Sophisticated data mining software used to elect Donald Trump has notched up another win in Australia and could be used in the country’s next national election.
The i360 software program was used by the Liberal Party in its recent successful campaign in the state of South Australia and is under consideration by the party’s other state branches and also nationally.
The Liberal’s director in South Australia, Sascha Meldrum, told local media the Party had “embraced modern technology in campaigning.”
"This is critical to developing policies that tackle key issues and are able to communicate with voters clearly," said Meldrum, who has reportedly made several trips to the US state of Ohio. The state is considered to have the best practice regarding center-right campaigning.
The South Australian Liberals recently took the Government for the first time in 16 years. Party sources believe i360 made a significant contribution in identifying swinging voters in marginal seats.
The program aggregates data from different sources, and its algorithm then identifies voters who are yet to make up their minds. In a marginal electorate of 25,000 voters, i360 was reportedly able to identify 1,000 voters who have yet to make a decision and understand their “hot button” issues. Once identified, the party is then able to focus on them to win their vote.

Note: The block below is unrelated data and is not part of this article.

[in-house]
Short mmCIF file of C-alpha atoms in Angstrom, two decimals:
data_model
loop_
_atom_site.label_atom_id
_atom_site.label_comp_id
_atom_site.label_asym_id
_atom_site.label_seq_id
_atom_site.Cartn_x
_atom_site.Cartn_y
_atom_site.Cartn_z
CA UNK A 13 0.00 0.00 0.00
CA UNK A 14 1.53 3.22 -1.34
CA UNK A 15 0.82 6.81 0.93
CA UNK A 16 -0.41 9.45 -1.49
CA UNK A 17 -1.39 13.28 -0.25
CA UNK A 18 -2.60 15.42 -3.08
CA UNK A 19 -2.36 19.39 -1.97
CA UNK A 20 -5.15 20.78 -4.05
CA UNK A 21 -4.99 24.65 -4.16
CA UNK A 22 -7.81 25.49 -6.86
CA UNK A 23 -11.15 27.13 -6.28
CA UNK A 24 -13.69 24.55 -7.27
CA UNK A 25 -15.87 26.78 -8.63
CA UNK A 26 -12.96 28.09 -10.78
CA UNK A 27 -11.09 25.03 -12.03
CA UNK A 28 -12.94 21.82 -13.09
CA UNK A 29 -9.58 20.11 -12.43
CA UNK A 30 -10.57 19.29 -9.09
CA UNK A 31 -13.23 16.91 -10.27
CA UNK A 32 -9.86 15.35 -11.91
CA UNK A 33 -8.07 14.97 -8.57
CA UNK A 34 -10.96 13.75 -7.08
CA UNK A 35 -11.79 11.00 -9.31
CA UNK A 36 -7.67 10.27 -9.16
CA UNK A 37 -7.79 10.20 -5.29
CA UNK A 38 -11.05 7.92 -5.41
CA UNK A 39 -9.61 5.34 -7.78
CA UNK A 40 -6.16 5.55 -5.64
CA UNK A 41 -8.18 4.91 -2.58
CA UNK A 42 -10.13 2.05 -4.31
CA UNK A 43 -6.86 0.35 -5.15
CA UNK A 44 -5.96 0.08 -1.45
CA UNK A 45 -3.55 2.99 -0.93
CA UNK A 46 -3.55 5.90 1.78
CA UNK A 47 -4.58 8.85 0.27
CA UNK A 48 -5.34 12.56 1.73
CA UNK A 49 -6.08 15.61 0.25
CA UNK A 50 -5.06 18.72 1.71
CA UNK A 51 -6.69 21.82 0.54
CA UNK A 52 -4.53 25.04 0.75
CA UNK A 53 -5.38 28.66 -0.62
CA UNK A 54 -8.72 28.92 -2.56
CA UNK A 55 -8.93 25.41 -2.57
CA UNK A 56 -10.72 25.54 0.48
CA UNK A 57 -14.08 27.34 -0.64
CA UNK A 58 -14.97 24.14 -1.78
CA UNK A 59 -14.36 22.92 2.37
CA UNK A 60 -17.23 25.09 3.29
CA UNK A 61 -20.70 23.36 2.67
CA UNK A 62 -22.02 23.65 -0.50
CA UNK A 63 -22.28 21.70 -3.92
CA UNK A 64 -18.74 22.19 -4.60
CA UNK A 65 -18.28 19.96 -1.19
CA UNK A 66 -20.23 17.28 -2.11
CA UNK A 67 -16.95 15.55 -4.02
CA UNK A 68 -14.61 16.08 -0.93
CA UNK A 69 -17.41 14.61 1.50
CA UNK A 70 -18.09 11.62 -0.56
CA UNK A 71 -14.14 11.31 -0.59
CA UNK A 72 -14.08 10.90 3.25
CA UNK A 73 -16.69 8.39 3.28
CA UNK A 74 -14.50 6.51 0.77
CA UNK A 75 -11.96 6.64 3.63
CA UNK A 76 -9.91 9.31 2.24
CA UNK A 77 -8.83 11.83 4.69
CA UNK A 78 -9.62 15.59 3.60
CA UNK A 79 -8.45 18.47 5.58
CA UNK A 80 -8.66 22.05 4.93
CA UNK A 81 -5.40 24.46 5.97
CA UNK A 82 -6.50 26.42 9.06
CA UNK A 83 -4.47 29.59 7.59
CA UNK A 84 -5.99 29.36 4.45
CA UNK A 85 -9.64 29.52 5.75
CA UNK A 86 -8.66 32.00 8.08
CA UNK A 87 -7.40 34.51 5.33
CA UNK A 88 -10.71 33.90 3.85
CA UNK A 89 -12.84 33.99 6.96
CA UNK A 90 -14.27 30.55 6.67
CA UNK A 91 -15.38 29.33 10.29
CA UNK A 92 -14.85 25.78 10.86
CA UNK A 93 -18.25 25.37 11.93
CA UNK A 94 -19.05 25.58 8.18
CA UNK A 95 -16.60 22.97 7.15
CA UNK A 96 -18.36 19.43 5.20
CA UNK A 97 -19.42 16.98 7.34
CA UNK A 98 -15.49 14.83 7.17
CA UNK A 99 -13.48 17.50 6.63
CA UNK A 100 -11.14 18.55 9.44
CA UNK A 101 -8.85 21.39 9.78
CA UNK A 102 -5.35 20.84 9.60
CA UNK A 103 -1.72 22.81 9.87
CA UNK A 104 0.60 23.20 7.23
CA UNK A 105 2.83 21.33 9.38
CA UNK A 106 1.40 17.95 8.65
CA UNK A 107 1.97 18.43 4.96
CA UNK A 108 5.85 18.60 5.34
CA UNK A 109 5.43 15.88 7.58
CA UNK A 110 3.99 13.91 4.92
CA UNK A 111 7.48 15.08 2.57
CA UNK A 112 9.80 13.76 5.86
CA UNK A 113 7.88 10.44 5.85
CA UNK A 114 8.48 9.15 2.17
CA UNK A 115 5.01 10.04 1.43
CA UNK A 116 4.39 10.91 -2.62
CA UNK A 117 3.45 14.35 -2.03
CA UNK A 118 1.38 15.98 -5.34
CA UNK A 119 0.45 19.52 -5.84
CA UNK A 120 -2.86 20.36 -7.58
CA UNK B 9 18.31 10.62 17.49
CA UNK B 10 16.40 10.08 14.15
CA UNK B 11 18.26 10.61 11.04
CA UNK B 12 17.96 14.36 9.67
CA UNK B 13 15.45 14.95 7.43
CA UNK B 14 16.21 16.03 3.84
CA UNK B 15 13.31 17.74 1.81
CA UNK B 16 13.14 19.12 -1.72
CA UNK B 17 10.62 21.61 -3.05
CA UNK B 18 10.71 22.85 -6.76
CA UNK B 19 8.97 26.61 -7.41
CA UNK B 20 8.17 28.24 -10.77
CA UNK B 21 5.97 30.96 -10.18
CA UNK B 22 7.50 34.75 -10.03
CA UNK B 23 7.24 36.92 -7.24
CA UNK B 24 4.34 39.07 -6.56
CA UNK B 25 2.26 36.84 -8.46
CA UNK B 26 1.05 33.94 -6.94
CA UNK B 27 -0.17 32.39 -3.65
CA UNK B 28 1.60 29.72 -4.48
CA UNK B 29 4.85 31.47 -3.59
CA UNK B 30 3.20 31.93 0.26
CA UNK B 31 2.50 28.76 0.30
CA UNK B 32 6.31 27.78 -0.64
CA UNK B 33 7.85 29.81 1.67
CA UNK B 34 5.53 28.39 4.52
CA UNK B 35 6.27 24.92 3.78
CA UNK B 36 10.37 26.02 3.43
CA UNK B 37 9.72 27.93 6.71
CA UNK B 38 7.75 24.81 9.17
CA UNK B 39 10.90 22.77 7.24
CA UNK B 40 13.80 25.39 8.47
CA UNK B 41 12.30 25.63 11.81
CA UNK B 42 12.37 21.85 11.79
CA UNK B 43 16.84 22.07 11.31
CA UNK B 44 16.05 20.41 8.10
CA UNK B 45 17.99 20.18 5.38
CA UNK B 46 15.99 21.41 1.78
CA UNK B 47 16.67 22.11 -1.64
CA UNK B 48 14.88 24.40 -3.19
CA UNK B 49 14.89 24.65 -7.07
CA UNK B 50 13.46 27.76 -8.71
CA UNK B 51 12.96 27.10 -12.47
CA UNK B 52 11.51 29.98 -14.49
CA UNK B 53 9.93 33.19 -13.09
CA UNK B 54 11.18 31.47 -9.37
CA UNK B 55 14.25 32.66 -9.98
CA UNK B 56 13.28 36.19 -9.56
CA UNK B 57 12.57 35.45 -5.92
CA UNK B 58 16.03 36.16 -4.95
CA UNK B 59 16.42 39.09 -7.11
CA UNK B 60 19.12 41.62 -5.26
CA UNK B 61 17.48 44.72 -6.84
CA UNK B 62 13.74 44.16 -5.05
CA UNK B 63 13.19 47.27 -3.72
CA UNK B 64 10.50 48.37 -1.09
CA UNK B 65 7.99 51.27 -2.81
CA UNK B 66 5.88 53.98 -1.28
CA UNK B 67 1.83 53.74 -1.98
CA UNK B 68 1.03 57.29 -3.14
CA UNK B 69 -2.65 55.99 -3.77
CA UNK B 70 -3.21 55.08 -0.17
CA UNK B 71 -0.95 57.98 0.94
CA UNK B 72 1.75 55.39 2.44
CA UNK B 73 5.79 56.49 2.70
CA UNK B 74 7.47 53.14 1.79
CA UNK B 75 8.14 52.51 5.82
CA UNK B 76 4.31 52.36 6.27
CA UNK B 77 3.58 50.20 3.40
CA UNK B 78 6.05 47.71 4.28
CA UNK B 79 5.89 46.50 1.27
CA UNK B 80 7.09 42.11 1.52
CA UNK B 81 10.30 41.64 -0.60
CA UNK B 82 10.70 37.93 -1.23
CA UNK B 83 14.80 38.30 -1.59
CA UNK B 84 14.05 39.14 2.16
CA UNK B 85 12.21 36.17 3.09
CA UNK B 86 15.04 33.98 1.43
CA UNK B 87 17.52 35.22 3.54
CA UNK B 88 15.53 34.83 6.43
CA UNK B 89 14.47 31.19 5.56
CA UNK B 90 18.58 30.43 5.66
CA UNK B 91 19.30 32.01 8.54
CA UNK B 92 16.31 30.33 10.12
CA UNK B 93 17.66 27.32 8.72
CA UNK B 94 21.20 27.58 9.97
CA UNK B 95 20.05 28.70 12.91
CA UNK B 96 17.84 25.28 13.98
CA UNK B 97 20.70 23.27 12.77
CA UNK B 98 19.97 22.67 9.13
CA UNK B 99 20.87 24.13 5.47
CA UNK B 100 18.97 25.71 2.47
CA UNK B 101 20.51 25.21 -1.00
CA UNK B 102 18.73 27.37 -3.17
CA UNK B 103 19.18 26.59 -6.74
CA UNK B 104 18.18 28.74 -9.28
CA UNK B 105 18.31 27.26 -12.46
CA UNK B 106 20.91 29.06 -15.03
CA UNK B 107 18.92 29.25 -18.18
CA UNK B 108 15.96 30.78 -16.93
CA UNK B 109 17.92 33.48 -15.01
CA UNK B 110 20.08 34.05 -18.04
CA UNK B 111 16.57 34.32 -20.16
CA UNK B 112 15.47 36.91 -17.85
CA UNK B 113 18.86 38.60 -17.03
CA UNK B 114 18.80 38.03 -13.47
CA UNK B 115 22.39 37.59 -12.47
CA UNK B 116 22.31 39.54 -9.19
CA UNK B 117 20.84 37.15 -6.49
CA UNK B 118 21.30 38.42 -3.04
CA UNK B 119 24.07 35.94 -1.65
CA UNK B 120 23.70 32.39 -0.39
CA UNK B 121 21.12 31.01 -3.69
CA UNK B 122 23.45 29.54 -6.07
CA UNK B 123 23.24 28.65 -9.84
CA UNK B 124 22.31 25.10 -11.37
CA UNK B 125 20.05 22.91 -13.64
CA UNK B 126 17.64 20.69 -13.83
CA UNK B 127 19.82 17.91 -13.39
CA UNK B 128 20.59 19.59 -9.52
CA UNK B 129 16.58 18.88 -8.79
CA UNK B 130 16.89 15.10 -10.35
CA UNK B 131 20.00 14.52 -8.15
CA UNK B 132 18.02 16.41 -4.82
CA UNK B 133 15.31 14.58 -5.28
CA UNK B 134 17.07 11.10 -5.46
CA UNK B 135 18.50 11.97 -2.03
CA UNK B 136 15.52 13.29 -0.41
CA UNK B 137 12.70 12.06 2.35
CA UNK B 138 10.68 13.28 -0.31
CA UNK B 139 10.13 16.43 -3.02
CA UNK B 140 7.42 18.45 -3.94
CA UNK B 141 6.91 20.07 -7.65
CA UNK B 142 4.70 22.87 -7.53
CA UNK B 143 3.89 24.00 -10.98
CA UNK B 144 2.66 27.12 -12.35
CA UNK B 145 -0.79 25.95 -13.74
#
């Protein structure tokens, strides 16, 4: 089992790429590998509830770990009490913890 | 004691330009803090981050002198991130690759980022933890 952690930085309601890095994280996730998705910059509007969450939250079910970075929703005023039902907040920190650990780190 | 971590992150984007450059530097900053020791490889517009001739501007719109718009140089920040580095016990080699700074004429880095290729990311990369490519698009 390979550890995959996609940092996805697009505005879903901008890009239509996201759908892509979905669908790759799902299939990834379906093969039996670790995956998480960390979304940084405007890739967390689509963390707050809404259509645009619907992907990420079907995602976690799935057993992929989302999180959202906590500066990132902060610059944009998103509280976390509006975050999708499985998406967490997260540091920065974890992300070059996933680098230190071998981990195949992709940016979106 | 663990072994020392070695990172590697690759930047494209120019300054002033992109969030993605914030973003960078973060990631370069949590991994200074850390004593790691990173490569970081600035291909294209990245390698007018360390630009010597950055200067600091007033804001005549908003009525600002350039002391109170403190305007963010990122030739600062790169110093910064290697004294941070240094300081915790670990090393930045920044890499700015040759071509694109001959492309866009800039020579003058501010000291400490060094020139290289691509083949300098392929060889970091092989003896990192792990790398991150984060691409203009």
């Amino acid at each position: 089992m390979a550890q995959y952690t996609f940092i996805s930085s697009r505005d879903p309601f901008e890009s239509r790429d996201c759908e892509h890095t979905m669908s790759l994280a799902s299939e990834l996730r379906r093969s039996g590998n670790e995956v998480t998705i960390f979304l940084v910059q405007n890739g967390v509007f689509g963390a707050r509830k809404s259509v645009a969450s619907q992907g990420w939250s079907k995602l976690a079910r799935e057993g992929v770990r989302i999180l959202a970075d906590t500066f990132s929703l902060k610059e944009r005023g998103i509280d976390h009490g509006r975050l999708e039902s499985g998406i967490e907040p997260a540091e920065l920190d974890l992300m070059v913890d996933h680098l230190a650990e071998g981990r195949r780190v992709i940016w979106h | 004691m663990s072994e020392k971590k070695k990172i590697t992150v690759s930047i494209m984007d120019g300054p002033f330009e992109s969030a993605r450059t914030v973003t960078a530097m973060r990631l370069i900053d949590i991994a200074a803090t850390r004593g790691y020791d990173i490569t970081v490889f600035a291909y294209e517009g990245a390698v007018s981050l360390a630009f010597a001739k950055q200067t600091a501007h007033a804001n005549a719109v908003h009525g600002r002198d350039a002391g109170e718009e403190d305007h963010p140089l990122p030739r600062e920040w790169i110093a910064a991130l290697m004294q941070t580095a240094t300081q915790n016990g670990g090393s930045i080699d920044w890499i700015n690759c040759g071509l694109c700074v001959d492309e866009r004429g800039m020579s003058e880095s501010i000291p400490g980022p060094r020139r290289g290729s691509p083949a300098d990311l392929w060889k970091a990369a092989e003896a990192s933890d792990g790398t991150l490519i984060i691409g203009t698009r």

Voting is compulsory in Australia, and party sources say this makes the i360 an even more viable investment. In other democracies where voting is voluntary, the first step is to get swinging or apathetic voters motivated actually to vote. In Australia, what is needed is to persuade people once they are in the voting booth.
This is the first time i360 was used outside of the US. It was developed with funding from the Koch brothers, whose industrial conglomerate is the second largest private business in the US, for an estimated USD 300 million.
The South Australian Liberals are reportedly paying around AUD 25,000 per month for the program, and fully intend to use it at the next election due in 2022. Liberals in the adjoining state of Victoria also plan to use it when they next go to the polls.
The Federal Liberal party, headed by Prime Minister Malcolm Turnbull, is reportedly examining i360 for potential use at the next national election.
The reports about i360 come in the context of the Cambridge Analytica scandal, where the personal data of 50 million Facebook users was used without authorization.
A recent survey showed that two in five Australians are nervous about social media companies accessing their personal information. The study by Pureprofile also showed that one in four Australians has considered closing their Facebook accounts in the wake of the Cambridge Analytica scandal.